Moana Sets Sail on an Exceptional Journey
- Ryan Duncan
- 2016 22 Nov
In many ways, Moana is a celebration of Disney's legacy. The film pays homage to all the familiar tropes we’ve grown to love, while daring both viewers and creators to seek out new horizons. As the latest in a long line of animated classics, Moana stands as a worthy successor. 5 out of 5.
Set in ancient Polynesia, Moana follows the daughter of an island chieftain (superbly voiced by newcomer Auli’i Cravalho) who longs to venture beyond the reef that surrounds her idyllic home. When a mysterious darkness threatens her village, Moana discovers and embraces her people's rich, forgotten heritage of sailing and sets out on a journey to restore balance. Along the way, she enlists the help of reluctant demigod Maui (Dwayne Johnson), a legend who has fallen on hard times. Together, the two battle fierce pirates, travel through the world of monsters and voyage to the ends of the earth. Moana may yet discover the ocean has more in store for her than she ever imagined.
The Disney animators have truly outdone themselves this time. Not only does Moana deliver a stunning array of imagery, capturing everything from the ocean floor to the night sky, but the studio even managed to include some traditional, hand-drawn features as well. The journey to the realm of monsters is particularly eye-popping, and it's a shame the movie couldn't have lingered there just a bit longer. Both Cravalho and Johnson play their parts to perfection, giving a nice sense of depth and emotion to their characters. One also can't forget the lovable Hei Hei, Moana’s pet rooster, who acts as a steady form of comic relief throughout the film.
As for the music (this is a Disney movie after all), Moana manages to balance traditional Polynesian hymns with modern anthems. There's no ear-catching "Let It Go" power-ballad, but the songs are fun all the same. Lastly, a nod of approval should go to Jemaine Clement, who voices the villainous crab Tamatoa. While not as iconic as, say, Jafar or Maleficent, his brief stint onscreen is charming nonetheless.
Moana has all the hallmarks of a good Disney movie, so it’s difficult to pin down anything that was truly inadequate. The story does take its time to get going, but the opening scenes don't exactly drag either. One could argue that Maui wasn't given the best motivation, and his actions toward the climax of the film are never really explained, but these are minor complaints in an overall satisfying journey.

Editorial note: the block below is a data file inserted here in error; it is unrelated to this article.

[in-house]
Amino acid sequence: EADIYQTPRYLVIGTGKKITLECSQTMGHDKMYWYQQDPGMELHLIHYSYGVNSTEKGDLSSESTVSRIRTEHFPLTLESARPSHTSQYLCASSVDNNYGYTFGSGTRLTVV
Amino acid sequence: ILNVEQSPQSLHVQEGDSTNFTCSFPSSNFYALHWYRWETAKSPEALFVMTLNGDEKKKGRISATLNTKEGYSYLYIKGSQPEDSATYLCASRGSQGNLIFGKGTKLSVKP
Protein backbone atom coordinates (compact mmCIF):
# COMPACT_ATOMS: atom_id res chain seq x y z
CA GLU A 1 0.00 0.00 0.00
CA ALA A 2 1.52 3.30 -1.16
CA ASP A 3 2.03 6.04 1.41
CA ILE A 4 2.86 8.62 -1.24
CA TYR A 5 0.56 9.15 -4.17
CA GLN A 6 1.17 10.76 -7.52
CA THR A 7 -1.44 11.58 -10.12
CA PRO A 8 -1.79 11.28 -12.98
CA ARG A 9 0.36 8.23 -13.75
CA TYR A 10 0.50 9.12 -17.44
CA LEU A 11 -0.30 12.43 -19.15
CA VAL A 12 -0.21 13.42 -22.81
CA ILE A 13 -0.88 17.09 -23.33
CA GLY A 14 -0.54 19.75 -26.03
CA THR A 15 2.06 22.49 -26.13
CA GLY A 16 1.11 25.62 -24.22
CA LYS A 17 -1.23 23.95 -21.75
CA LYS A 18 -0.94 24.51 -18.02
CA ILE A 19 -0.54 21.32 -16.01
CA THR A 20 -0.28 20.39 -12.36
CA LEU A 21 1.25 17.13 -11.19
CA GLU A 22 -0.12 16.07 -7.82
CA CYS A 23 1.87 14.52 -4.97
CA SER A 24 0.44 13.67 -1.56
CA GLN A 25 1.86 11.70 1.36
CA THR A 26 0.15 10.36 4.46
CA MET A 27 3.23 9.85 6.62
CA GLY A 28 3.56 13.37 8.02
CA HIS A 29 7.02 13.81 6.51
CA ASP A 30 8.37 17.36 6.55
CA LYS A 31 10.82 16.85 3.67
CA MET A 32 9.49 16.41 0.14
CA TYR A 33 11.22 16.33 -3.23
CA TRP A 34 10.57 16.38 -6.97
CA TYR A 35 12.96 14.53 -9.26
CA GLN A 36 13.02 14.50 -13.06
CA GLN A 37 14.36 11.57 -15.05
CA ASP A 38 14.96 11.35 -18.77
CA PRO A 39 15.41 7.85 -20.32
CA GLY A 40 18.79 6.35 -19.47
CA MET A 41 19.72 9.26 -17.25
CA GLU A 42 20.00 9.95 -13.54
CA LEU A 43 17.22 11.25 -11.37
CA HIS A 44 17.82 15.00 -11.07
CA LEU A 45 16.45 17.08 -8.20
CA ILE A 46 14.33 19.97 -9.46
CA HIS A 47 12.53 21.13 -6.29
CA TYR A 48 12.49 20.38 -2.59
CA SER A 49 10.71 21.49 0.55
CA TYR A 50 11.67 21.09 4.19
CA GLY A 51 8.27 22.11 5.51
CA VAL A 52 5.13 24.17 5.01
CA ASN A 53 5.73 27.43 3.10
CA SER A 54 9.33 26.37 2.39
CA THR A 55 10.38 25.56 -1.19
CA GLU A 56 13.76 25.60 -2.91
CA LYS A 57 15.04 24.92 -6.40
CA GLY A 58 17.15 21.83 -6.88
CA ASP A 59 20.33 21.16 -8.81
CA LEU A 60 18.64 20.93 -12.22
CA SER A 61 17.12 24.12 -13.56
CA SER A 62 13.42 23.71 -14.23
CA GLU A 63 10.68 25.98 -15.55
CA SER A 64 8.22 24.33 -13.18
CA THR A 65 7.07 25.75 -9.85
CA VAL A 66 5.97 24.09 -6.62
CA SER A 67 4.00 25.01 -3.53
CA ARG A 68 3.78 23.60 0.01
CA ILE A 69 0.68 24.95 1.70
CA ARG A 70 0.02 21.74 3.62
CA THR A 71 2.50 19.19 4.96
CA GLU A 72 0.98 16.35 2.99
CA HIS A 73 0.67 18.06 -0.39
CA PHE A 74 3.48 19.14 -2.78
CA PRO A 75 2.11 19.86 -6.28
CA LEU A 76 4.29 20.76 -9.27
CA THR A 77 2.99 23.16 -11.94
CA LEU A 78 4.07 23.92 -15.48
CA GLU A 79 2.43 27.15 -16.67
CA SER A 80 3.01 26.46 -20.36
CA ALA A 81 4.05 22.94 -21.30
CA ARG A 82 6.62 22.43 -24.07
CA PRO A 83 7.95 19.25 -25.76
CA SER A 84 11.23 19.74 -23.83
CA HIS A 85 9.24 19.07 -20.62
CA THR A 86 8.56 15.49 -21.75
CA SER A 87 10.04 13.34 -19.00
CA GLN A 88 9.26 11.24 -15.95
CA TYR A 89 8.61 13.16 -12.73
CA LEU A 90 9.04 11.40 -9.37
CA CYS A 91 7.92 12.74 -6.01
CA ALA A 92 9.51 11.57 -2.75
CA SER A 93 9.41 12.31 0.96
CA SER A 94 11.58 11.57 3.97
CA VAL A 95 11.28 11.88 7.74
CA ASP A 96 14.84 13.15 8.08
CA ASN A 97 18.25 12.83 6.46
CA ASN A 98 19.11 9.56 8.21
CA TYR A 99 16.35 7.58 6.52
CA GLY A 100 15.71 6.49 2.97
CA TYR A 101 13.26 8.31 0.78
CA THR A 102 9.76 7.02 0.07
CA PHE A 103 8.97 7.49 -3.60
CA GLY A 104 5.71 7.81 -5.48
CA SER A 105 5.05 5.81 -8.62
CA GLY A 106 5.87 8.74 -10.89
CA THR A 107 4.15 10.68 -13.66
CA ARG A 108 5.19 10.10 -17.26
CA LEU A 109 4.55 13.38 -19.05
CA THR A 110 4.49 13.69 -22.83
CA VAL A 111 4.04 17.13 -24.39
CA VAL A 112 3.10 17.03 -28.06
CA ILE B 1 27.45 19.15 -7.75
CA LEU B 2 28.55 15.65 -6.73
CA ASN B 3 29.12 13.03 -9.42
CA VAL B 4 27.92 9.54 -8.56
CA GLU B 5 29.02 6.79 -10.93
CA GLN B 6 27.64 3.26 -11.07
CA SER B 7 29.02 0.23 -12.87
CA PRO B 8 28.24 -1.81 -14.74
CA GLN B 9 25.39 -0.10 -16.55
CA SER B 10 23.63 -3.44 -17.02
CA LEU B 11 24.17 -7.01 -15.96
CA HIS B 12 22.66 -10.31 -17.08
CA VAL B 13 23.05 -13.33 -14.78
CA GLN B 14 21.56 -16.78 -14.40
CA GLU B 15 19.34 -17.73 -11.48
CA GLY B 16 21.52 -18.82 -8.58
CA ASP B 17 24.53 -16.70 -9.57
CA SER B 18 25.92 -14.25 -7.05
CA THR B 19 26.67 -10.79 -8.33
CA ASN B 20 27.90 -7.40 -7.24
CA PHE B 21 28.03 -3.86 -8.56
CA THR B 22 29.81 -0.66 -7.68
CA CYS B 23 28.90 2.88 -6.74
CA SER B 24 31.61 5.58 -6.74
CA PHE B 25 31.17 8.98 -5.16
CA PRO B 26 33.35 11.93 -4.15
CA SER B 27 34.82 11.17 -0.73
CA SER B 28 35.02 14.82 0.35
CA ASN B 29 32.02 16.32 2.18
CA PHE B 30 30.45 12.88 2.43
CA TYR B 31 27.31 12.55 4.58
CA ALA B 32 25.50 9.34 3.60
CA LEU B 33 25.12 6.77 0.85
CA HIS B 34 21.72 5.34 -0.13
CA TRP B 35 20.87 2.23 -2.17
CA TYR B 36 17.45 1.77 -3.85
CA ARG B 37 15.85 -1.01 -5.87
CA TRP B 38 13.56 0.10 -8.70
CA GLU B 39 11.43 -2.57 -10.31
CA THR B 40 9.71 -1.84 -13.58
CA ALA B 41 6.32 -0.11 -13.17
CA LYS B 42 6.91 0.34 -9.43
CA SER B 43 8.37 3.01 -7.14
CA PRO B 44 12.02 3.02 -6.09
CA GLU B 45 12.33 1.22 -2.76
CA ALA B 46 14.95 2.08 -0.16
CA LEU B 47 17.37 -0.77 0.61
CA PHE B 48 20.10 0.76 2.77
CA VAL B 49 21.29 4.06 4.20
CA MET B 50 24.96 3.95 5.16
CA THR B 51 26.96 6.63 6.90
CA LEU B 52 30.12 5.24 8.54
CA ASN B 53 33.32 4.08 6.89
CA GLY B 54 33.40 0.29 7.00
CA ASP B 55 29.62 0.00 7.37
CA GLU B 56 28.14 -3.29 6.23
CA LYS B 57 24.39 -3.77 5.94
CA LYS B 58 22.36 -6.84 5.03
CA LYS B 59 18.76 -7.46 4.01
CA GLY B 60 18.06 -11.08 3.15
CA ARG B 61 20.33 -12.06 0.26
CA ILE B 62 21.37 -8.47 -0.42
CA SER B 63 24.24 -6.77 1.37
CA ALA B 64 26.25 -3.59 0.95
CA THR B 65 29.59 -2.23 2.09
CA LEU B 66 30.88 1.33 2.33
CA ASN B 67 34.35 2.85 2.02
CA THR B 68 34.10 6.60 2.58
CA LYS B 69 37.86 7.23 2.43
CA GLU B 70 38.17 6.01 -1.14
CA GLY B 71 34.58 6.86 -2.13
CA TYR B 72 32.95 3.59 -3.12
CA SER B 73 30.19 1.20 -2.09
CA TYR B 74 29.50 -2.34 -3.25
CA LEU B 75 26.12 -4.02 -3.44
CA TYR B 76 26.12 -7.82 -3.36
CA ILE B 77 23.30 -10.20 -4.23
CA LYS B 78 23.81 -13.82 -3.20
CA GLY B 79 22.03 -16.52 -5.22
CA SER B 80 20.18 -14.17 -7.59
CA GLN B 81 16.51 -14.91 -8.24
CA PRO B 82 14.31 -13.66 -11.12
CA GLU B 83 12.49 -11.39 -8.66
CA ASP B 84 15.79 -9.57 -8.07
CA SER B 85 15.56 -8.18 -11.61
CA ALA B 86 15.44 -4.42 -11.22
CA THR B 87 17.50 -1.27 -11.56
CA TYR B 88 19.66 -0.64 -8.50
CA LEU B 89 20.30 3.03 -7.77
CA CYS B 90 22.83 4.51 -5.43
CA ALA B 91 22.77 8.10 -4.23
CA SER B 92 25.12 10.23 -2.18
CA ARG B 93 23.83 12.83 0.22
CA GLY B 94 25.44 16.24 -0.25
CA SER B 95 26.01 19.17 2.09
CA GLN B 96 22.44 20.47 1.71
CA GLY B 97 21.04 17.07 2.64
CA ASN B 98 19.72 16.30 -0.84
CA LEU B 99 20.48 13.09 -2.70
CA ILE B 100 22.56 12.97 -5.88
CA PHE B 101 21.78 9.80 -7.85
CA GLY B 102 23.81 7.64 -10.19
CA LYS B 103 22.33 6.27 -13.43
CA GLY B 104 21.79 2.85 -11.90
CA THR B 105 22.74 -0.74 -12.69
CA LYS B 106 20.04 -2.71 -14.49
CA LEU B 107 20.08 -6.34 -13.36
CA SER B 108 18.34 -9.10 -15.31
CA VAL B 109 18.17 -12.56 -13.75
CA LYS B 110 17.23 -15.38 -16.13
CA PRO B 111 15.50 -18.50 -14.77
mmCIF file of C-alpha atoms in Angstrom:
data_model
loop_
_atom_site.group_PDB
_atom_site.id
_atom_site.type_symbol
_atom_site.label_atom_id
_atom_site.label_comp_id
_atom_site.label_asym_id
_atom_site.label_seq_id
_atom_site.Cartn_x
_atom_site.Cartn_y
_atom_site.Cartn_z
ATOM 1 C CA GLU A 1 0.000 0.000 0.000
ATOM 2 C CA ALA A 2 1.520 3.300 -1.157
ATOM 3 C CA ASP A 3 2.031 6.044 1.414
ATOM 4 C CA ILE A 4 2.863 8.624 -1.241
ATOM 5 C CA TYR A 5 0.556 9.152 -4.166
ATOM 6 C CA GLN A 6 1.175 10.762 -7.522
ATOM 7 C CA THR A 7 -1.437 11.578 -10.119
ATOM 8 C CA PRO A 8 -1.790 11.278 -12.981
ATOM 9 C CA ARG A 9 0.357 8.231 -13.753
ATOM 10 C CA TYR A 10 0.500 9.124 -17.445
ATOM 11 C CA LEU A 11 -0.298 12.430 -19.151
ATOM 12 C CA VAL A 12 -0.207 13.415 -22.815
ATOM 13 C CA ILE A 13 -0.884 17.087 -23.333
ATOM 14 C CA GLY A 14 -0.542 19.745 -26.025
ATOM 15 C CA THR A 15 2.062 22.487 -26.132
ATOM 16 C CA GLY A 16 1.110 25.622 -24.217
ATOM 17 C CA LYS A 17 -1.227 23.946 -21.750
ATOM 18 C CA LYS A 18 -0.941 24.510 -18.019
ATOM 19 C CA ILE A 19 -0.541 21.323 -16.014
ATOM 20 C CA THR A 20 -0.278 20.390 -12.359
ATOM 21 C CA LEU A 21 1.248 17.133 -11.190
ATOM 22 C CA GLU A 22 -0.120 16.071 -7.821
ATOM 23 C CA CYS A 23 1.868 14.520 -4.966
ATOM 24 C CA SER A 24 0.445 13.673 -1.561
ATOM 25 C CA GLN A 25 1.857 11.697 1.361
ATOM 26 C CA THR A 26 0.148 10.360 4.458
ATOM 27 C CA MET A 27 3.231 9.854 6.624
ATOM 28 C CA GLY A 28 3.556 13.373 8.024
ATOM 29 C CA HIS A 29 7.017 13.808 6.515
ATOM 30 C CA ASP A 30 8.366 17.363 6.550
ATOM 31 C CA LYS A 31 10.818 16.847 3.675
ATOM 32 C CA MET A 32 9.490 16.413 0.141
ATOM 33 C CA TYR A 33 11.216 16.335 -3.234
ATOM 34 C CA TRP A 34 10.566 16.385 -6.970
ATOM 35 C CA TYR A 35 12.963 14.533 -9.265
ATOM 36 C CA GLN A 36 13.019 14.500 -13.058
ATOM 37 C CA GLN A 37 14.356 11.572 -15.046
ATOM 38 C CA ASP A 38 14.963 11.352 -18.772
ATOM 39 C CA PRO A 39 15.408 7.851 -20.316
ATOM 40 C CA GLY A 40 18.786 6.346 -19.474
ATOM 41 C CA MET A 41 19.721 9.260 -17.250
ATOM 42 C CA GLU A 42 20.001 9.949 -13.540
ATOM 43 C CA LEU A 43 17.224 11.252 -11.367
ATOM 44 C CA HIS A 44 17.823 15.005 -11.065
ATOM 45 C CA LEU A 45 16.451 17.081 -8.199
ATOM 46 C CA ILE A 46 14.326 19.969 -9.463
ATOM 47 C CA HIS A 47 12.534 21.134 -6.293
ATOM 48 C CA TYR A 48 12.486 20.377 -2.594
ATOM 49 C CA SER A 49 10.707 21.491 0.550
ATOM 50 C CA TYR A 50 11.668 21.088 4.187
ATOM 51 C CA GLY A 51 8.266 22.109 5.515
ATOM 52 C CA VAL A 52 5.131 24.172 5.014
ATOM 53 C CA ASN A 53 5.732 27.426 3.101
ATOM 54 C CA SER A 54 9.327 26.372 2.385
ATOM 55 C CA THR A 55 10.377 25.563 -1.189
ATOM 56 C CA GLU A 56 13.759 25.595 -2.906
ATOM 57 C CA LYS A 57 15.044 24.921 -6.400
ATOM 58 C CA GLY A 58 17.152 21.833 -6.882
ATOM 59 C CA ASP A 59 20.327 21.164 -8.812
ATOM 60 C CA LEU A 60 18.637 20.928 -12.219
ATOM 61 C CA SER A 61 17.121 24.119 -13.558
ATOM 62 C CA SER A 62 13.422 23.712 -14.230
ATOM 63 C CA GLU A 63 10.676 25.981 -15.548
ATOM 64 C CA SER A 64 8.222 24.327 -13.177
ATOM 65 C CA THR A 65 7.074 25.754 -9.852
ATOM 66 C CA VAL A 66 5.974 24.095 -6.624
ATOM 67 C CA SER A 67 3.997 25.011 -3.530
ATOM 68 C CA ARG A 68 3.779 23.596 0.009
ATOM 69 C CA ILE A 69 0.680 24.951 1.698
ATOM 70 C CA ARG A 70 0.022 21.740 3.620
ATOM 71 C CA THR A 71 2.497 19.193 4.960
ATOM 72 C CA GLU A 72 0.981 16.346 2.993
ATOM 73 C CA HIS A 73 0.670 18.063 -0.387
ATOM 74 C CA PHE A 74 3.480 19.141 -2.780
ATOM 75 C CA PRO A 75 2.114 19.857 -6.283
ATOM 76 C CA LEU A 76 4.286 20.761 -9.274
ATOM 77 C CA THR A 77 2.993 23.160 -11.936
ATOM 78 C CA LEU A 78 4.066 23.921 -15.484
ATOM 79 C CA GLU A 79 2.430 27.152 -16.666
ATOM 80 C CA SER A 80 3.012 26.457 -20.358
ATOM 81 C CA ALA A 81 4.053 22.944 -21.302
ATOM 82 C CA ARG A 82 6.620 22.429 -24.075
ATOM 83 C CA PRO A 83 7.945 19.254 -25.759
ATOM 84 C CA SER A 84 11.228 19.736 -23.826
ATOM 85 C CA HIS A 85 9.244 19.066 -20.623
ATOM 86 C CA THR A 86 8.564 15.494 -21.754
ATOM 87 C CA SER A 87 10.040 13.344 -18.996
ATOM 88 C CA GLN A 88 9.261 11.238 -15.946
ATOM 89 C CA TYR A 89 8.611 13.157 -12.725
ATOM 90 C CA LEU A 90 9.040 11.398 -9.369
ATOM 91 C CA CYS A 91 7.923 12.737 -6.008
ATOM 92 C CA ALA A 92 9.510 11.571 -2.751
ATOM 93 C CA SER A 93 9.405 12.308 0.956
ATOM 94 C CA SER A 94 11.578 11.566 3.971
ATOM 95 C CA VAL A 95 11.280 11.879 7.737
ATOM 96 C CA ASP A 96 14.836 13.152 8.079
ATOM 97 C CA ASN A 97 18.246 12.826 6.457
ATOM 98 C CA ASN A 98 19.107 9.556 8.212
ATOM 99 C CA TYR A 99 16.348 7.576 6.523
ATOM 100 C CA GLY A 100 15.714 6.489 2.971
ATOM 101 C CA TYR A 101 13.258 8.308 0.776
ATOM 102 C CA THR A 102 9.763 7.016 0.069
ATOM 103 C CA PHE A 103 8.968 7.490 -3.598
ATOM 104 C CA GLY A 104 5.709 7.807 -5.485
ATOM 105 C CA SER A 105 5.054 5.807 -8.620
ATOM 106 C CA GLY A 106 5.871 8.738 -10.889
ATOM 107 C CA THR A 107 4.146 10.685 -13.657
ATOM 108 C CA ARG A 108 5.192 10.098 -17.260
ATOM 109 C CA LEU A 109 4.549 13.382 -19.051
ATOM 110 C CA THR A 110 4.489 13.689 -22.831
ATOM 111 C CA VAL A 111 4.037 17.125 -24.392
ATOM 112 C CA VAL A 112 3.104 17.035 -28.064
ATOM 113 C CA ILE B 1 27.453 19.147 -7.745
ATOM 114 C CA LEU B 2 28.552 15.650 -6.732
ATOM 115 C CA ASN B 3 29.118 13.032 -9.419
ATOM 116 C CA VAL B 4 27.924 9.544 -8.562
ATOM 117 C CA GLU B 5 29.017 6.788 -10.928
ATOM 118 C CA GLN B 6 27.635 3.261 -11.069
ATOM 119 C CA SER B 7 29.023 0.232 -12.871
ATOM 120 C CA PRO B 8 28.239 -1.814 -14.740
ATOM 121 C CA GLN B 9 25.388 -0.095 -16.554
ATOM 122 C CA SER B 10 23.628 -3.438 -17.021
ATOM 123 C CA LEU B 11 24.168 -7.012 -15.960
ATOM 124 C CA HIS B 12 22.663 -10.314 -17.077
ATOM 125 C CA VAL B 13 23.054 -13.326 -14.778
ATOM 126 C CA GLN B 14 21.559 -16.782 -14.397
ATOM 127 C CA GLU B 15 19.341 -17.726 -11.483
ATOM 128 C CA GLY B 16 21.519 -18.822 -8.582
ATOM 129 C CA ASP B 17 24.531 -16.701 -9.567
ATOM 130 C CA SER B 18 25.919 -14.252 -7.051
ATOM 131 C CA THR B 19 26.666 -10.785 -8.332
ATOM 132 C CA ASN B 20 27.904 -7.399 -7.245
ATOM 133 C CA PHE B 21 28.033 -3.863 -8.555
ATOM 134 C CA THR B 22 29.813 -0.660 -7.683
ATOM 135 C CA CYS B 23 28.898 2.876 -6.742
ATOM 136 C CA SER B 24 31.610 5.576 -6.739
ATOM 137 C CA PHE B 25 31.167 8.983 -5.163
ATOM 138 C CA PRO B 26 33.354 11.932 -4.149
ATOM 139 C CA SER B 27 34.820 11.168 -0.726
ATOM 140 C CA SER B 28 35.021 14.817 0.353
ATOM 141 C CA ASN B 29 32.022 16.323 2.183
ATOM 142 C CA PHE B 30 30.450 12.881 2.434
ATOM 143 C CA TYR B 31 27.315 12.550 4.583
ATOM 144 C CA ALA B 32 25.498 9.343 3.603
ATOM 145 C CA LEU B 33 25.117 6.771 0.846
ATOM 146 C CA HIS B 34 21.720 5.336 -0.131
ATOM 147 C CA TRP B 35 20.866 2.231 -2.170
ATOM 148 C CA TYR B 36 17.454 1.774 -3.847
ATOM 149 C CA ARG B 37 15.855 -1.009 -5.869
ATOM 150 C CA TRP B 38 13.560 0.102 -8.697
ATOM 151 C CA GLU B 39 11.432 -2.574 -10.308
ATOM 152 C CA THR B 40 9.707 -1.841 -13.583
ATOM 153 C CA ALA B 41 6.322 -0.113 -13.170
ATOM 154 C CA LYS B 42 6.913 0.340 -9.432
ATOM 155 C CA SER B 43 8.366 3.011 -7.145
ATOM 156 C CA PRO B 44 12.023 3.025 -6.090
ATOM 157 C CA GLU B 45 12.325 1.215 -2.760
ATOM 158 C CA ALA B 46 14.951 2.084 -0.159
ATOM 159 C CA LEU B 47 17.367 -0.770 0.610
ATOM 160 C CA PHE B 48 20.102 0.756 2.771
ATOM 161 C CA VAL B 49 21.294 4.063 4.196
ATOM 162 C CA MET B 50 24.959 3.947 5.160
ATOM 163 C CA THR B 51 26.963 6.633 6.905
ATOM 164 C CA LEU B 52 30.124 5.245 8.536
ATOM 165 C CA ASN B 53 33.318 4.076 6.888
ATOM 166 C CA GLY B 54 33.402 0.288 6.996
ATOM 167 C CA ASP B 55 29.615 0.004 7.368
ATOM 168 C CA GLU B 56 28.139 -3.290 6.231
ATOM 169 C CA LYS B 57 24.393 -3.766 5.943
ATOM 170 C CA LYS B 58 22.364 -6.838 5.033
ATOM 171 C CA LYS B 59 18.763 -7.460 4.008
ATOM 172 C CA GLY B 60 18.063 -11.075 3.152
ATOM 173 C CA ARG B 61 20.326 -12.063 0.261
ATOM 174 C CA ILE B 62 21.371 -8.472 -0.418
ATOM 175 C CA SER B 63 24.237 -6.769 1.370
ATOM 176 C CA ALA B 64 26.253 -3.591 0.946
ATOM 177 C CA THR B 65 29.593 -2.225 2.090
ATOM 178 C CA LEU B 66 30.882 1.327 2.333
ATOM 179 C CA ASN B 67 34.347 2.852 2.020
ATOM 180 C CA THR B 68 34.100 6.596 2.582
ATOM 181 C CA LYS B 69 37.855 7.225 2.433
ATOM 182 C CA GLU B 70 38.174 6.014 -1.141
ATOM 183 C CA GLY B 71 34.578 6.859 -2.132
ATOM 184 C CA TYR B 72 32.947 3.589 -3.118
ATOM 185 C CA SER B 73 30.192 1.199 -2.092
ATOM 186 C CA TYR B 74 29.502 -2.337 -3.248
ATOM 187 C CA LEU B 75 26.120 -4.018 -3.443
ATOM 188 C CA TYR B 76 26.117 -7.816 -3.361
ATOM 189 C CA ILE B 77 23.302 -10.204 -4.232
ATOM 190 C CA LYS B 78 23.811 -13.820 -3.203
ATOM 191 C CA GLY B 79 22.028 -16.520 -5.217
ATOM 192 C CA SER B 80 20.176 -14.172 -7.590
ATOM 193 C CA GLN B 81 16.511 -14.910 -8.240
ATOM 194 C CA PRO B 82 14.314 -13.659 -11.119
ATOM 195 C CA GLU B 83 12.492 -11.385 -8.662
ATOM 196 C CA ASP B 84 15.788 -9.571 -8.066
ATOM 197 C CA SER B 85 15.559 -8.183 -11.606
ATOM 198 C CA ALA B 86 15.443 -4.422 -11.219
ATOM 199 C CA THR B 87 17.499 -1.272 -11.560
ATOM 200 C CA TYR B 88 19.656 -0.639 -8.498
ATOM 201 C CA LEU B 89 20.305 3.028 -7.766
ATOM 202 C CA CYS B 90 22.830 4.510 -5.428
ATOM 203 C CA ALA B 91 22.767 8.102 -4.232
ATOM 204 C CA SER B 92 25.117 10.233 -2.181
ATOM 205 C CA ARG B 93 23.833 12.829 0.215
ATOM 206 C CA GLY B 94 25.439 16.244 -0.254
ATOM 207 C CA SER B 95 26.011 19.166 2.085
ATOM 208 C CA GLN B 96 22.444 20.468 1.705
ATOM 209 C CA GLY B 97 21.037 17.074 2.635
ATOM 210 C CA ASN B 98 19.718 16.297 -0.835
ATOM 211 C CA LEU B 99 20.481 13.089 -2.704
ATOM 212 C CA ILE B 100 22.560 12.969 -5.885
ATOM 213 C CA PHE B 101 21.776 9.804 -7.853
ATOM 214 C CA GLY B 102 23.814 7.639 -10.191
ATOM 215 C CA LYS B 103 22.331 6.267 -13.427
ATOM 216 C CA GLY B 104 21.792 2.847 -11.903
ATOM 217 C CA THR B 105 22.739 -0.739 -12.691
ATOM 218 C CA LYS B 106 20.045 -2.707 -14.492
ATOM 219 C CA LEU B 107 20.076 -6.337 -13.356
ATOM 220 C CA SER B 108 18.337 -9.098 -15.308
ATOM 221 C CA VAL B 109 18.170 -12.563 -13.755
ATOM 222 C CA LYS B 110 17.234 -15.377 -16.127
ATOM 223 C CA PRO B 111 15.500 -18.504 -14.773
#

Christian Worldview Elements / Spiritual Themes
Moana is based largely off Polynesian mythology, and the film doesn't shy away from depicting all kinds of native gods and spirits. The film opens with a story of an island goddess who had the power to create life, and when her heart is stolen, she transforms into a fiery volcano demon. As stated before, Maui is considered a demigod, though he admits to having human parents. Moana's grandmother casually mentions that when she dies, she wants to come back as a manta ray, and the film implies she does just that. Even the ocean is depicted as a sentient being who interacts with Moana, though it’s never officially declared a god. All in all, there are plenty of spiritual things, just none that are likely to please Christians.
CAUTIONS (may contain spoilers)
- MPAA Rating: PG for fantasy violence and adventure
- Language/Profanity: A little potty humor of the 'pee in the ocean' variety, but otherwise clean.
- Sexuality/Nudity: All the islanders wear traditional garments, meaning the men are bare-chested and the women are in skirts. Maui is always shirtless and wears a skirt of leaves around his waist (nothing is shown). Islanders dance.
- Violence/Frightening/Intense: Moana’s grandmother begins the film by telling a scary story of monsters and demons; Moana's father fears the ocean and we later learn that his best friend drowned; Moana's grandmother dies off screen; Moana and Maui are attacked by pirates but they're fairly adorable; the realm of monsters is a little scary; Maui gets a blow dart stuck in his rear; a few dangerous storms; characters threaten to eat Hei Hei; Maui jokes about making a human sacrifice; Maui fights a volcano monster; Tamatoa once had a leg ripped off by Maui and later claims he ate his own grandma.
Drugs/Alcohol: Just poisoned blow darts and coconut milk.
The Bottom Line
RECOMMENDED FOR: Disney fans, musical lovers, ocean and marine enthusiasts, readers of mythology, animators, families, children, and above all, the adventurous.
NOT RECOMMENDED FOR: Viewers with a low tolerance for pagan gods, Frozen followers, people uninterested in animated movies.
Moana, directed by Ron Clements, John Musker, Chris Williams and Don Hall, opened in theaters November 23, 2016; available for home viewing March 7, 2017. It runs 103 minutes and stars Auli'i Cravalho, Dwayne Johnson, Temuera Morrison, Rachel House, Nicole Scherzinger and Jemaine Clement. Watch the trailer for Moana here.
Ryan Duncan is Entertainment Editor for Crosswalk.com.
Publication date: November 23, 2016